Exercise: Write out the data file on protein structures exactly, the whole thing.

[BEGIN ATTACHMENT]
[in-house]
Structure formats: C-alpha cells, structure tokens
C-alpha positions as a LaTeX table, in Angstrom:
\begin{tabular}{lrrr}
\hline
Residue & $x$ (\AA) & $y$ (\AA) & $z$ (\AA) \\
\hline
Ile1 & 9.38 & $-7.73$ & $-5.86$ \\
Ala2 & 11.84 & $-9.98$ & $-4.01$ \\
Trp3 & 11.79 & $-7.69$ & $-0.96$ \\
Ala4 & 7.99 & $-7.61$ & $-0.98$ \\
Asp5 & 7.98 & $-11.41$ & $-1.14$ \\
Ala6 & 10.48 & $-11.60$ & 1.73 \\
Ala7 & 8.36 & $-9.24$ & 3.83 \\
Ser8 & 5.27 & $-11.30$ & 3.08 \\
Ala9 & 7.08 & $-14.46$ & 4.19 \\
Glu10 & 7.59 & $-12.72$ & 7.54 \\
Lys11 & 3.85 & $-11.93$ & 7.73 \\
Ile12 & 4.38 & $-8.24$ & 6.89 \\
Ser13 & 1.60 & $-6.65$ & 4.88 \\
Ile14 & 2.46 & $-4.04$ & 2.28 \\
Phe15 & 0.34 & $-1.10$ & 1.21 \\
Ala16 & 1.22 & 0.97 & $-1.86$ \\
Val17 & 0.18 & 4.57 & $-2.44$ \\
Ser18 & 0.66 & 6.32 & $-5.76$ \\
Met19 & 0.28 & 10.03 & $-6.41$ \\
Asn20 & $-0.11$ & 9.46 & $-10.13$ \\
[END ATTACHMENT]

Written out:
[in-house]
Structure formats: C-alpha cells, structure tokens
C-alpha positions as a LaTeX table, in Angstrom:
\begin{tabular}{lrrr}
\hline
Residue & $x$ (\AA) & $y$ (\AA) & $z$ (\AA) \\
\hline
Ile1 & 9.38 & $-7.73$ & $-5.86$ \\
Ala2 & 11.84 & $-9.98$ & $-4.01$ \\
Trp3 & 11.79 & $-7.69$ & $-0.96$ \\
Ala4 & 7.99 & $-7.61$ & $-0.98$ \\
Asp5 & 7.98 & $-11.41$ & $-1.14$ \\
Ala6 & 10.48 & $-11.60$ & 1.73 \\
Ala7 & 8.36 & $-9.24$ & 3.83 \\
Ser8 & 5.27 & $-11.30$ & 3.08 \\
Ala9 & 7.08 & $-14.46$ & 4.19 \\
Glu10 & 7.59 & $-12.72$ & 7.54 \\
Lys11 & 3.85 & $-11.93$ & 7.73 \\
Ile12 & 4.38 & $-8.24$ & 6.89 \\
Ser13 & 1.60 & $-6.65$ & 4.88 \\
Ile14 & 2.46 & $-4.04$ & 2.28 \\
Phe15 & 0.34 & $-1.10$ & 1.21 \\
Ala16 & 1.22 & 0.97 & $-1.86$ \\
Val17 & 0.18 & 4.57 & $-2.44$ \\
Ser18 & 0.66 & 6.32 & $-5.76$ \\
Met19 & 0.28 & 10.03 & $-6.41$ \\
Asn20 & $-0.11$ & 9.46 & $-10.13$ \\